FOUR MEN AND A PRAYER(director: John Ford; screenwriters: Richard Sherman/Sonya Levien/Walter Ferris/William Faulkner/based on a novel by David Garth; cinematographer: Ernest Palmer; editor: Louis Loeffler; music: Louis Silvers; cast: Loretta Young (Miss Lynn Cherrington), Richard Greene (Geoffrey Leigh), George Sanders (Wyatt Leigh), David Niven (Christopher Leigh), William Henry (Rodney Leigh), C. Aubrey Smith (Col. Loring Leigh), John Carradine (Gen. Sebastian), J. Edward Bromberg (Gen. Torres), Alan Hale (Mr. Furnoy), Reginald Denny (Capt. Douglas Loveland), Barry Fitzgerald (Trooper Mulcahay), Berton Churchill (Martin Cherrington), Will Stanton (Cockney in Marlanda), Frank Dawson (Manders), John Sutton (Capt. Drake); Runtime: 86; MPAA Rating: NR; producer: Darryl F. Zanuck; Twentieth Century-Fox; 1938)
“The story is better presented than it deserves by a cast that is charming and a director who has a talent for eliciting snappy action scenes.”
Reviewed by Dennis Schwartz
John Ford (“The Searchers”/Pilgrimage”/”Four Sons”) directs this minor atypical mystery thriller that was adapted from David Garth’s novel and written by Richard Sherman, Sonya Levien, Walter Ferris and William Faulkner. The story is better presented than it deserves by a cast that is charming and a director who has a talent for eliciting snappy action scenes.
It has the venerable Colonel Loring Leigh (C. Aubrey Smith) dishonorably discharged during the time of British Colonialism in India from the British Army for issuing an order to Captain Douglas Loveland (Reginald Denny) to send away the Lancers guarding a mountain pass, which allowed munitions to be brought to a tribe who then cause a revolt that cost ninety lives. The disgraced Colonel cables his four sons, Rodney (William Henry), the youngest is a student at Oxford, Wyatt George Sanders), the oldest is a London barrister, Chris (David Niven), an aviator and playboy, and Geoffrey (Richard Greene, his film debut), an attaché at the British Embassy in Washington, to meet him at home in London. Before the Colonel can show his sons the evidence he collected that the orders were forged by someone working with a munitions syndicate, he’s shot to death and it’s made to look like a suicide. The four brothers, who idolized their dad, vow to clear their father’s name and get their father’s killer, which takes them to India, South America and Egypt.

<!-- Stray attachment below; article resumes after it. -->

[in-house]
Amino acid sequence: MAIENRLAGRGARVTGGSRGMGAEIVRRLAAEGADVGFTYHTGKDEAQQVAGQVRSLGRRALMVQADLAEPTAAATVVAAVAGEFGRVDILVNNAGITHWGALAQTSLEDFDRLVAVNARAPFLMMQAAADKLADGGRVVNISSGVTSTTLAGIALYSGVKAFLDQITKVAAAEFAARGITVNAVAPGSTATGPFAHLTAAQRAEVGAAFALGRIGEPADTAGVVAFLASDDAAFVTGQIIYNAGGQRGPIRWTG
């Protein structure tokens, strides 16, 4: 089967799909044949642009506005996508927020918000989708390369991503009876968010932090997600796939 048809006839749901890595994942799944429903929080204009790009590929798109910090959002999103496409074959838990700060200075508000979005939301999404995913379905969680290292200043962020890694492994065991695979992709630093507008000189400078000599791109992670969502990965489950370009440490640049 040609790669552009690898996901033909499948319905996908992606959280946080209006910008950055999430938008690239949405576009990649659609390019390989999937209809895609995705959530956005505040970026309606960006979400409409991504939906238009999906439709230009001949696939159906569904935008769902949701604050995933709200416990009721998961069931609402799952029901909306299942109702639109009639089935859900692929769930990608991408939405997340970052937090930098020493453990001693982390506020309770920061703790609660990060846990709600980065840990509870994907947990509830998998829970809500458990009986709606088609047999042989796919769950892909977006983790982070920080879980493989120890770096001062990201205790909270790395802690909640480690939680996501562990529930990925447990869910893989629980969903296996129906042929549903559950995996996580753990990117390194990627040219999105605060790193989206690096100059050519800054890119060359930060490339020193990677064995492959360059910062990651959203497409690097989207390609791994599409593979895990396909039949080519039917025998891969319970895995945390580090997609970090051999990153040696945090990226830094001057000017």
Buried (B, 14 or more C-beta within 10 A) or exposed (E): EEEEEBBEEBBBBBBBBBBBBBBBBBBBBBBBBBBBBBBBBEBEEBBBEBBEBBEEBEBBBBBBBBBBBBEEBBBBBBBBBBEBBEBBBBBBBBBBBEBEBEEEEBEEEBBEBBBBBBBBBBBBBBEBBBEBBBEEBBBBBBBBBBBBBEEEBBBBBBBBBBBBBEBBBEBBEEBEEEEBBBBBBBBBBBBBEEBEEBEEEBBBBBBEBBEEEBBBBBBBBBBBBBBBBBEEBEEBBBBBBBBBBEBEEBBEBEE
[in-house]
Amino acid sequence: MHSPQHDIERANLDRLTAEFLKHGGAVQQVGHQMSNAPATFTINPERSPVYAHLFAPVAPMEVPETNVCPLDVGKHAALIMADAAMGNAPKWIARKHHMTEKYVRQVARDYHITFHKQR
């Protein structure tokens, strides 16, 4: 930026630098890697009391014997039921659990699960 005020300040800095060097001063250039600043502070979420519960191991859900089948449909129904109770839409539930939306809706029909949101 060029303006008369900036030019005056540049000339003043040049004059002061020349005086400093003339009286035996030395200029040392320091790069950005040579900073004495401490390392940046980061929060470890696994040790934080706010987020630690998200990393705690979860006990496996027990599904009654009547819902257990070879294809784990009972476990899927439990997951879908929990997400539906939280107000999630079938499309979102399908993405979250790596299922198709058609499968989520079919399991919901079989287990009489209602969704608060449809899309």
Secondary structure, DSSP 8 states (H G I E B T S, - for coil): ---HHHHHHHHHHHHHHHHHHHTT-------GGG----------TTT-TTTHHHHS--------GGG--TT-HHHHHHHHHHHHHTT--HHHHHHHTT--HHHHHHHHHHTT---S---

Lynn Cherrington (Loretta Young), a spunky rich liberated American society matron who fell in love with Geoffrey in Washington, turns up at Leigh Hall, and wants to help. But the brothers have travel plans that don’t include her. Captain Drake (John Sutton) is killed when he goes to the Leigh mansion to meet Geoff in London to offer proof his dad was framed. Rodney and Wyatt travel to India to question Trooper Mulcahay (Barry Fitzgerald), the colonel’s servant, and learn that the arms came from Muros Island in South America by a company called Atlas Arms and they also recover a pistol with its named chiseled off from the same arms dealer used in the massacre. Chris goes to Buenos Aires to interview Loveland, who suddenly became rich and has retired there. Geoff soon joins his brother in South America. Lynn surprisingly is in Buenos Aires and in the company of Loveland, and she gets Loveland to invite Chris, Geoff and herself up river on the yacht of Furnoy (Alan Hale), an oily rich American who is in the rubber business and has business dealings with Lynn’s father who happens to be president of the suspicious Atlas Arms company. The manufacturer’s guns supply a revolt, but General Torres (J. Edward Bromberg) who purchased the guns for the rebels is taken prisoner by General Sebastian (John Carradine) and shot by a firing squad and the rebels are mowed down with machine guns when their guns are defective. The brothers get the goods on Loveland and get him to confess he forged the orders, but he’s killed before signing the confession. But things get cleared up when the brothers go to Alexandria, Egypt, and with the help of Lynn confront her father, who is not the guilty culprit behind the arms company’s duplicity, but provides the clues that lead the brothers to the guilty party in his company who started the revolt. In the loyal brothers restore their father’s good name and their country gives them a medal.
Ford, who was never excited about making this queasy sort of a political film but had a contract with Fox that mandated he make it, was able to give his all in only a few scenes that was dear to his heart–like the warm reunion with the sons and their cashiered father. The film by making light of British imperialism and whitewashing the atrocities committed by the global arms trade, who go overboard only when they damage the name of a respectable British family, offers a very questionable political statement to hang your hat on and makes this a difficult pic to believe in.
REVIEWED ON 12/29/2007 GRADE: C+
Dennis Schwartz: “Ozus’ World Movie Reviews”
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